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Math Help - Find the solution of the given differential equation: dy/dx+(cosx)y=2xy where y(0)=-2

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    Find the solution of the given differential equation: dy/dx+(cosx)y=2xy where y(0)=-2

    Find a solution to the given differential equation: y'+(cosx)y=2xy where y(0)=-2

    Let p(x)=cosx
    Let g(x)=2xy
    Let mu(x)=e^(integral of cosx)=e^sinx
    e^sinx(y')+e^sinx(cosx)y=e^sinx(2xy)
    Integral of (e^sin(x)y)' dx= Integral of e^(sinx)2xy dx
    But then I realized I couldn't further simplify the integral on the right hand side. So how do I find C?
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    If you rewrite this as

    y' = [2x - cos(x)]y

    y'/y = 2x - cos(x)

    the equation is separable.


    Alternatively you can write it as

    y' + [cos(x) - 2x]y = 0

    and use the Integrating Factor method since it's also first-order linear.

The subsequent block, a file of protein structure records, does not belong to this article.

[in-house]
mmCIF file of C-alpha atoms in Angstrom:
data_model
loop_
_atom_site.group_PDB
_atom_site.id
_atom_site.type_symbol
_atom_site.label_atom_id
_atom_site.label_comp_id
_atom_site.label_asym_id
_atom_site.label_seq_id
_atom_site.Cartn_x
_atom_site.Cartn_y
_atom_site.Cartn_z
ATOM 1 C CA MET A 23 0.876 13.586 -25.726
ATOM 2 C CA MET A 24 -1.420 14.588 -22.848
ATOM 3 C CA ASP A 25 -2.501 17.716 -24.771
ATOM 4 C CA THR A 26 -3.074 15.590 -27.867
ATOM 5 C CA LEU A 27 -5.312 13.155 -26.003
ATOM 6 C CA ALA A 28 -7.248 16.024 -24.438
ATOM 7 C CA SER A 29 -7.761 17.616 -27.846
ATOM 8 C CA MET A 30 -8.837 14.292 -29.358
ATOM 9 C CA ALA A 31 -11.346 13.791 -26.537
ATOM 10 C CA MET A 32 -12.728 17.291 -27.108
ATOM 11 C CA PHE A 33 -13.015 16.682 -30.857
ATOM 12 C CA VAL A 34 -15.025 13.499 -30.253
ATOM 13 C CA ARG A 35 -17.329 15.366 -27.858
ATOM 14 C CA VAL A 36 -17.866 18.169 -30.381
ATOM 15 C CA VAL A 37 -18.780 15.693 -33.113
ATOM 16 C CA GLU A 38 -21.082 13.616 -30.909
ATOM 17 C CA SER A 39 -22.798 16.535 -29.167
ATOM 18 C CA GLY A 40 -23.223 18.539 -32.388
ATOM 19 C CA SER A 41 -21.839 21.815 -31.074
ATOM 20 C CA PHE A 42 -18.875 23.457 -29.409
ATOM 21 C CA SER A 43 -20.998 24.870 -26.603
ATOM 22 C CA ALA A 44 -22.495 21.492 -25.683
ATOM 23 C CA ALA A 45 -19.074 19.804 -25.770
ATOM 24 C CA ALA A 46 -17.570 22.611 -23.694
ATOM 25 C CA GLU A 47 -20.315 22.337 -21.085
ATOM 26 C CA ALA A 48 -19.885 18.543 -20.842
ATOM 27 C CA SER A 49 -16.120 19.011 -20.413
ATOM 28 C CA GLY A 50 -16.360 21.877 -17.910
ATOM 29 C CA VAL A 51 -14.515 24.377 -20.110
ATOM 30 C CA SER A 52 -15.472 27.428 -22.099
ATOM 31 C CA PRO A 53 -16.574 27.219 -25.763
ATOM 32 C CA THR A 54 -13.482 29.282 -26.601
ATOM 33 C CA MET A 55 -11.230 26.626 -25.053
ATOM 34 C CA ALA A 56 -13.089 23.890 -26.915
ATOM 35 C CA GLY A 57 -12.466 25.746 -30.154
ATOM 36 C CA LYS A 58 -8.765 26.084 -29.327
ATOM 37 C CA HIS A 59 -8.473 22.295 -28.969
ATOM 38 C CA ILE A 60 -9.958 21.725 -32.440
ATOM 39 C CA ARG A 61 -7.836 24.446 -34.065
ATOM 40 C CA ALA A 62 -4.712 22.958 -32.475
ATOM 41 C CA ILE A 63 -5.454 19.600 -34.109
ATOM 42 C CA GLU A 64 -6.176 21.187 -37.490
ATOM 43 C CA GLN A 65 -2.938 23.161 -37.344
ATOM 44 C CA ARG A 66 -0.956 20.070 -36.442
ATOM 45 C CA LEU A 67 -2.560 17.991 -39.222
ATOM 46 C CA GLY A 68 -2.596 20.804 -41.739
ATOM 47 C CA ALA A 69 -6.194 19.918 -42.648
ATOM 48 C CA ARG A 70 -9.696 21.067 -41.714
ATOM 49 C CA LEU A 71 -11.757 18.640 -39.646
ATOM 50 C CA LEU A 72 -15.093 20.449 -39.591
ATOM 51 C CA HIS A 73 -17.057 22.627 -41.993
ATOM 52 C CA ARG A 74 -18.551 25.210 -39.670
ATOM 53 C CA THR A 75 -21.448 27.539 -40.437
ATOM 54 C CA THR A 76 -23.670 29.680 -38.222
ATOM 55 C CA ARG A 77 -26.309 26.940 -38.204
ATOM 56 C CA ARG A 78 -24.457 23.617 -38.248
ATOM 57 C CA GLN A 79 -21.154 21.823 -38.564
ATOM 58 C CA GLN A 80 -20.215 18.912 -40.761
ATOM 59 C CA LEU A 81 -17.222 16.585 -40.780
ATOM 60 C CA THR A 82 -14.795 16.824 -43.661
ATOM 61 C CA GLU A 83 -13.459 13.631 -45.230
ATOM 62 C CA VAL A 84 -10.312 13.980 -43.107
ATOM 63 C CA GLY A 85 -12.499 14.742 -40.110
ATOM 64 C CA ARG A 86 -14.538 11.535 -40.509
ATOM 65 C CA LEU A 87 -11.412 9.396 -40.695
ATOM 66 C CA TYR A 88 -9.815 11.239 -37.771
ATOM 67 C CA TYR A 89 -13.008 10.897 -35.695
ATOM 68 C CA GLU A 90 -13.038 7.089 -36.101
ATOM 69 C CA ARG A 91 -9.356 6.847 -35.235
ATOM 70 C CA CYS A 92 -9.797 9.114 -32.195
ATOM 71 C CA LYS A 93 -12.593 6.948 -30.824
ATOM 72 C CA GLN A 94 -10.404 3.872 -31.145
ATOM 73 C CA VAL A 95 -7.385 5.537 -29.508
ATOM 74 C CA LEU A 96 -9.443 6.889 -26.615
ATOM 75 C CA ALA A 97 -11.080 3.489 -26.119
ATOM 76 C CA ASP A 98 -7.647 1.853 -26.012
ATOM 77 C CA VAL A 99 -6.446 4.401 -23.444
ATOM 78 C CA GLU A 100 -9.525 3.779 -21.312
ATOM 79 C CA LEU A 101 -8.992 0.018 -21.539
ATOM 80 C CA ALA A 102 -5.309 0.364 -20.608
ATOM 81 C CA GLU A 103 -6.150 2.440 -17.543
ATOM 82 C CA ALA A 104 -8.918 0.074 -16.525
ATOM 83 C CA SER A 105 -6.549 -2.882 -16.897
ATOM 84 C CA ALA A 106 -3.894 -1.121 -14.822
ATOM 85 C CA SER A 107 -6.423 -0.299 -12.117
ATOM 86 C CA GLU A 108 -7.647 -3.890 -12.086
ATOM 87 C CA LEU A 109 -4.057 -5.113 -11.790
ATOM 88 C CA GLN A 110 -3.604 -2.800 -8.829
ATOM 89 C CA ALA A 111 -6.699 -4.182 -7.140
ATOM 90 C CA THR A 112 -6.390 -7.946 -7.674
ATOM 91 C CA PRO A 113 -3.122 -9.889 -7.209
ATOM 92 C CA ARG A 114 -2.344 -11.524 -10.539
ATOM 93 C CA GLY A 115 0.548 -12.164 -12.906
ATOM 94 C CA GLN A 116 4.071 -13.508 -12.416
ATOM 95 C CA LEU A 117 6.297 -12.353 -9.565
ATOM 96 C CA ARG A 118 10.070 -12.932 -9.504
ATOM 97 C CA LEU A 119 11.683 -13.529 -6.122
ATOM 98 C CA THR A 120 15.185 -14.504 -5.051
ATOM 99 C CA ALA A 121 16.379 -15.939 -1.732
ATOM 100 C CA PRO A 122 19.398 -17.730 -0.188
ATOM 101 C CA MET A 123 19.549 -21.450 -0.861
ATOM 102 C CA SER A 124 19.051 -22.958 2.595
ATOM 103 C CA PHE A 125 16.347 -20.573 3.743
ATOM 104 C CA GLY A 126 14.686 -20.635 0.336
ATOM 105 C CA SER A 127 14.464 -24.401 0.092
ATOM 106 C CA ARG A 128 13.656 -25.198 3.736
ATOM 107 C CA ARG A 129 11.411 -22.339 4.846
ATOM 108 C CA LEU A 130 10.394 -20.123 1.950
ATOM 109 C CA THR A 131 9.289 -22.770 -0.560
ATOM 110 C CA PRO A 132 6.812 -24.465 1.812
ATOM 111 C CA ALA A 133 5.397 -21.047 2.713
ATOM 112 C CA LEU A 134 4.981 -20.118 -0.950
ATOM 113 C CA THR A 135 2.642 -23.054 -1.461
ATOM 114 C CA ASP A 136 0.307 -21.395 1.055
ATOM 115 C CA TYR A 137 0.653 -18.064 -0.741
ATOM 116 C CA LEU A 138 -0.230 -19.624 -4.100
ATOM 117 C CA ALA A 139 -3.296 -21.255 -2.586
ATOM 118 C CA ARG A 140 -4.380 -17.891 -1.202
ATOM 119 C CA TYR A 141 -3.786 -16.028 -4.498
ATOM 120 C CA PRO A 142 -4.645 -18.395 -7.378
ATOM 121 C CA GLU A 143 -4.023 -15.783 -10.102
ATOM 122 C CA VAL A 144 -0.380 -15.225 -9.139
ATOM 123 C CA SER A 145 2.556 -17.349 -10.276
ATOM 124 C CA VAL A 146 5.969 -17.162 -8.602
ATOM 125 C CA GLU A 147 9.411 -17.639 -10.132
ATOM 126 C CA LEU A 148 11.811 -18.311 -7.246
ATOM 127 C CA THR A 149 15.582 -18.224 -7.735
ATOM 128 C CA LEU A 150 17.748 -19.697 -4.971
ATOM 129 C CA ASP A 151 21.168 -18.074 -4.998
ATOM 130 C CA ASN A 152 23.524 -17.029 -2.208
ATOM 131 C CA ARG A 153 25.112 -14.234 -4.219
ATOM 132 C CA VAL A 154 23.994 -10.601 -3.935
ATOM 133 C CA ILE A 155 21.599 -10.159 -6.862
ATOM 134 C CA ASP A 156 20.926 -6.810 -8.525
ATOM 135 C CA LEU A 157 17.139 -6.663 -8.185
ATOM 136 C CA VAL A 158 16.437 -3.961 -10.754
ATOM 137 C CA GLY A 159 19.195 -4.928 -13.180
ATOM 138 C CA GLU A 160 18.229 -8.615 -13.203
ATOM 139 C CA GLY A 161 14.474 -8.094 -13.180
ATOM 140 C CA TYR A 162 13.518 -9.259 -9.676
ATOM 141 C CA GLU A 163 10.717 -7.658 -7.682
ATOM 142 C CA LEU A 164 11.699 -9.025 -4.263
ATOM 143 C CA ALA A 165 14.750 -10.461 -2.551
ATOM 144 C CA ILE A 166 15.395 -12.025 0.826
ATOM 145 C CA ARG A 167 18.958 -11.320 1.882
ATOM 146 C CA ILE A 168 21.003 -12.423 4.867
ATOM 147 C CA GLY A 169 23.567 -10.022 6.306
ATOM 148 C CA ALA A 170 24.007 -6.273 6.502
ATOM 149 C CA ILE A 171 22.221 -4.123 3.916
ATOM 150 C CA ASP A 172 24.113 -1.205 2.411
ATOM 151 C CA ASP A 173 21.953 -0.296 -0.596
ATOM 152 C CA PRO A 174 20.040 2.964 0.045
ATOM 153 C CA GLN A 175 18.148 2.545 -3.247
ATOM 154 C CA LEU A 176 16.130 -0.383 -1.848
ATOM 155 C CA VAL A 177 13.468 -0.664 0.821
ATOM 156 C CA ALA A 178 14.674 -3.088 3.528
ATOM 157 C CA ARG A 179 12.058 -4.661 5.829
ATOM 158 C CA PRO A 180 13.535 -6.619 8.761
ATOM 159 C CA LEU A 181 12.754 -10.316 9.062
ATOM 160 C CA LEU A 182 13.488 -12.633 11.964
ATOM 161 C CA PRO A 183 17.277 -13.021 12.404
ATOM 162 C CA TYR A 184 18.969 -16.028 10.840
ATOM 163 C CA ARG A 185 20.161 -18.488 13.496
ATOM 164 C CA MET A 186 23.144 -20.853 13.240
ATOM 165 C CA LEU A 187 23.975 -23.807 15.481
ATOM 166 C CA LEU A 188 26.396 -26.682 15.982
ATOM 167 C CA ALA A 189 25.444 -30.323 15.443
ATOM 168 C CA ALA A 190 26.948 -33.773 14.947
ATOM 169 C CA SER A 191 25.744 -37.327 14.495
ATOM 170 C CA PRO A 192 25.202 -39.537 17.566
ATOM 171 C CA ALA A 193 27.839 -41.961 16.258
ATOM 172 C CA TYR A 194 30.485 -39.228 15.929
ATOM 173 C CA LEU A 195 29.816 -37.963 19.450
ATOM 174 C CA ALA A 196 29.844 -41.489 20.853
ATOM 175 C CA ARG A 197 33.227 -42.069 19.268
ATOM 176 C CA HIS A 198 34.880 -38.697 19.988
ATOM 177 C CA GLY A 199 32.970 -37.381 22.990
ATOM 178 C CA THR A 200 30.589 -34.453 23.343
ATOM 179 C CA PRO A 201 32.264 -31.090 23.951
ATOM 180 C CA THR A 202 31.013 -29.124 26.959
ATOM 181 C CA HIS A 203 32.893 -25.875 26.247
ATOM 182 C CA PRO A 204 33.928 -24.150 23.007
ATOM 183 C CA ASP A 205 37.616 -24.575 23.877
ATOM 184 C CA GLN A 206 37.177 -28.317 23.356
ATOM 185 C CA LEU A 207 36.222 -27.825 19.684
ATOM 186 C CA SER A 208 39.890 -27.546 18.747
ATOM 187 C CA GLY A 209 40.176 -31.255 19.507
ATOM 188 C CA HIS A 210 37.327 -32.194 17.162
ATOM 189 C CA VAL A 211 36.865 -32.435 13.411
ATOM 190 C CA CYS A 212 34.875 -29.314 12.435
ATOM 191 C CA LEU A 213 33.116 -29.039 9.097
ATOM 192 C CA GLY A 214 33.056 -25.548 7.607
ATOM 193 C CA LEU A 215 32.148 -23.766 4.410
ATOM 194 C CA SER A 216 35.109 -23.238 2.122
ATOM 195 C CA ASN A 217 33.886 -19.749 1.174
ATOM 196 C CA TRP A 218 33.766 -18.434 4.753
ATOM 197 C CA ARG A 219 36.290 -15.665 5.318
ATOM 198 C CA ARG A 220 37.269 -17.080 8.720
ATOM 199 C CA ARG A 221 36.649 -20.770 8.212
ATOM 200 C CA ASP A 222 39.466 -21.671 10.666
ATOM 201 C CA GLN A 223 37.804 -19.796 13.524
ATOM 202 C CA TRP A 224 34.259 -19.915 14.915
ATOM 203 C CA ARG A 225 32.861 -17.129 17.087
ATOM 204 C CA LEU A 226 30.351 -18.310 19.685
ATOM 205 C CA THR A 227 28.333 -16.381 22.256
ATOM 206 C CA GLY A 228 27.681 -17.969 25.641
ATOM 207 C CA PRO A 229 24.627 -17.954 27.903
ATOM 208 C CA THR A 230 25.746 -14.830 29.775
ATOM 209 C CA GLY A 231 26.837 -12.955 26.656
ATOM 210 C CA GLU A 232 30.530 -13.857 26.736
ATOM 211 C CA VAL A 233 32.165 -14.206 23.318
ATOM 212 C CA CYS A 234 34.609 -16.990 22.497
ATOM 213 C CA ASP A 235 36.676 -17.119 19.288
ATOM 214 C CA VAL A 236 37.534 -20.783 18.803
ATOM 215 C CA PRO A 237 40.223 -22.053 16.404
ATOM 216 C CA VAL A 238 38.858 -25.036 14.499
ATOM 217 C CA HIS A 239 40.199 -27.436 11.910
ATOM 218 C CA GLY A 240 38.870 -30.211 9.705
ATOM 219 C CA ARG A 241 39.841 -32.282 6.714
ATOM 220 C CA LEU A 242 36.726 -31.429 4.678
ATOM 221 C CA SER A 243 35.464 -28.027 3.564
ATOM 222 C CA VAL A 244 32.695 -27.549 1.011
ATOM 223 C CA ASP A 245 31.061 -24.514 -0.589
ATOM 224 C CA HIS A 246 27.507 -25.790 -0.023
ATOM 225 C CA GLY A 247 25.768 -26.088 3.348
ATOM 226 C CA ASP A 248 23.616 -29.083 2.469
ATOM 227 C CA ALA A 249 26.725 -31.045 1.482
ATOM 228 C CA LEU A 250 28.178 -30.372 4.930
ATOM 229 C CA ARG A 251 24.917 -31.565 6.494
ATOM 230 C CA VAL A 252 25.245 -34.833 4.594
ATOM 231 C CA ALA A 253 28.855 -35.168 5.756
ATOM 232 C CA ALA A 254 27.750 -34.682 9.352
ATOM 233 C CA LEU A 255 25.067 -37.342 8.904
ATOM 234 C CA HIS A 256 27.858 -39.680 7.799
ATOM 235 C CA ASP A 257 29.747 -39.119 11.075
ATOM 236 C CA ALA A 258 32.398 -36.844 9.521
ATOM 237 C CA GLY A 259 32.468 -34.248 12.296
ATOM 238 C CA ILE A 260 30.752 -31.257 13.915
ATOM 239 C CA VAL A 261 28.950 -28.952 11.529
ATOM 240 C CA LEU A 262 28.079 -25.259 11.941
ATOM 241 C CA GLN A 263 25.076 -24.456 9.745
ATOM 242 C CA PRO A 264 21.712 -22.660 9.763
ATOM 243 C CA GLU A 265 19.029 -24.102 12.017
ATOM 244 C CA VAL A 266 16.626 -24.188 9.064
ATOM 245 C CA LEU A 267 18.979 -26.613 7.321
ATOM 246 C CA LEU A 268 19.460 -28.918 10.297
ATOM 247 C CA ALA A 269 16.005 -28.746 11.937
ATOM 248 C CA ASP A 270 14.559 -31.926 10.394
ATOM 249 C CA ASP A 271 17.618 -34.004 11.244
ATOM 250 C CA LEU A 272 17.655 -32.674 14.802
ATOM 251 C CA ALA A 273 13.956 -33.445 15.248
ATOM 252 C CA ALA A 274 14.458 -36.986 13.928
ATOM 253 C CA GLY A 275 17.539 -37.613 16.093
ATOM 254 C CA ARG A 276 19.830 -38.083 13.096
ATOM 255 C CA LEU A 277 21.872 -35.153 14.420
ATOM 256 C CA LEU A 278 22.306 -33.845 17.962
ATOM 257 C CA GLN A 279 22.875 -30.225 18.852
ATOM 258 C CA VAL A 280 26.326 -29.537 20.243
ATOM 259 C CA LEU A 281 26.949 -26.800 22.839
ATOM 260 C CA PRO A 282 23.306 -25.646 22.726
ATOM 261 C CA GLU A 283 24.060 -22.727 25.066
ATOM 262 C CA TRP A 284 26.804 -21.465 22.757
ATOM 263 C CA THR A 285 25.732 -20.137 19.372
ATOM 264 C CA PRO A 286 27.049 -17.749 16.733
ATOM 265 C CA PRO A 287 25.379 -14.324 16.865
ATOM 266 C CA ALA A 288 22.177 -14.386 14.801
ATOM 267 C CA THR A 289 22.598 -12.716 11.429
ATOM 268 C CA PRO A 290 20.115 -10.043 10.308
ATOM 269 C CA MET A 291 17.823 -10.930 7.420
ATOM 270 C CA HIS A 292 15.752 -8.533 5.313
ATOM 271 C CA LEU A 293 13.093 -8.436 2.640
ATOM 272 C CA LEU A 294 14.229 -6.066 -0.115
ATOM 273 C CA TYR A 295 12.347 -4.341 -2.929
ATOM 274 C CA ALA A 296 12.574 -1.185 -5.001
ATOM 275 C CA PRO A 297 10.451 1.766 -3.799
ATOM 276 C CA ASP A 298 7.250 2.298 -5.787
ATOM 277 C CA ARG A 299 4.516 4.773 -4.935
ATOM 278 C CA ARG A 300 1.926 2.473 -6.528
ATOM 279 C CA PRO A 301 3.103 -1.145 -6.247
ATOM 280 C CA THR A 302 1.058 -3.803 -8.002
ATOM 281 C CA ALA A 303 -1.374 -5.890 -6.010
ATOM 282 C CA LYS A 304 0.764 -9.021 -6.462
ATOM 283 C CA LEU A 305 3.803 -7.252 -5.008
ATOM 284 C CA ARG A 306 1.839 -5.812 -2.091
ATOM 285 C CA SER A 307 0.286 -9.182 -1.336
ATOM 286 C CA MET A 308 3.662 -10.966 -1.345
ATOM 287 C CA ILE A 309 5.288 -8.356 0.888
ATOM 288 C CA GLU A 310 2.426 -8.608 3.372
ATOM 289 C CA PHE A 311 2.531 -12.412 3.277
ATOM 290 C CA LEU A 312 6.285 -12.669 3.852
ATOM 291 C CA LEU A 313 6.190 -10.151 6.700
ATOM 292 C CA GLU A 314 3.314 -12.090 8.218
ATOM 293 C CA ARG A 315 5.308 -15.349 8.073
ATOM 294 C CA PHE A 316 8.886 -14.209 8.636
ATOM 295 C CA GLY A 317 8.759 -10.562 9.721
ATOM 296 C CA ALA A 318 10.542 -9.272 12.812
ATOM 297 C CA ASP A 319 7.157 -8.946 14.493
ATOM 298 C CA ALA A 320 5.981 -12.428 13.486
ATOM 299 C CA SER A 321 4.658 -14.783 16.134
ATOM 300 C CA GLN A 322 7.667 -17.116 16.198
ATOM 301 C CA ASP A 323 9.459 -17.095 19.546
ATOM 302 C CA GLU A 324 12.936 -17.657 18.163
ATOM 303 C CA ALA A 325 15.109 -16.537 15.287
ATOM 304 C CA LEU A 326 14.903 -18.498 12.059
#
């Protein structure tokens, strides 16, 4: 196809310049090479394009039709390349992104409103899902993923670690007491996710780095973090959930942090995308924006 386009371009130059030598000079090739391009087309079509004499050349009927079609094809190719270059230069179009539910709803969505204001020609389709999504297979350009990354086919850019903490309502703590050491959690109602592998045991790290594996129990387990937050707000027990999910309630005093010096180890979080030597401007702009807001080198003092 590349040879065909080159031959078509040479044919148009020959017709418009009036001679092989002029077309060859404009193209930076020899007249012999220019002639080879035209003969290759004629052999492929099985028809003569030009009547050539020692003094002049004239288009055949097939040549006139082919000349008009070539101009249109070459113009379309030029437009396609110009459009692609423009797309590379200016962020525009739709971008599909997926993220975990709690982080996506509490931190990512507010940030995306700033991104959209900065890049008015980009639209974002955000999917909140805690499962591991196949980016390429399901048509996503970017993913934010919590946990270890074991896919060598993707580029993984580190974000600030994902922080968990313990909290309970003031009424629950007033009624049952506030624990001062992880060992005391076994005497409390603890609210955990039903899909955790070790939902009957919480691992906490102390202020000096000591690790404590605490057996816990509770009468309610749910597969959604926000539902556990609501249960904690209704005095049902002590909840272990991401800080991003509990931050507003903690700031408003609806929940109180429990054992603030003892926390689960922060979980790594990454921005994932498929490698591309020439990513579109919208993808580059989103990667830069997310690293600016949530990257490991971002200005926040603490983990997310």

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    never mind. I got it using separation of variables.
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    You're welcome ><
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    So if I use separation of variables:
    dy/dx+(cosx)y=2xy
    dy/dx=2xy-(cosx)y
    dy/dx=y(2x-cosx)
    (1/y)dy=(2x-cosx)dx
    ln (absolute y)+K=x^2-sinx+C
    e^(x^2-sinx+C)= absolute y

    2=e^(0+sin(0)+c) (-2 becomes 2 since it's absolute value)
    2=e^(c)
    c=ln(absolute value 2)
    So plugging it back in: ln(absolute y)=x^2-sinx+ln(absolute 2)
    e^(x^2-sinx+ln(absolute 2))=y. FINAL ANSWER. IS IT RIGHT?
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    It's correct, but you can clean it up a lot more... ln|2| = ln(2) for example...

    Also remember that e^(a + b) = (e^a)(e^b), which means you should be able to simplify the e^ln(2) part...
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    wait. I've a question. If I plug in 0 for x. Then I would get e^(ln2), which is positive 2. But the given value of y is -2. What did I do wrong?
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    It's because you're getting back |y|, not y...
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    gotcha.
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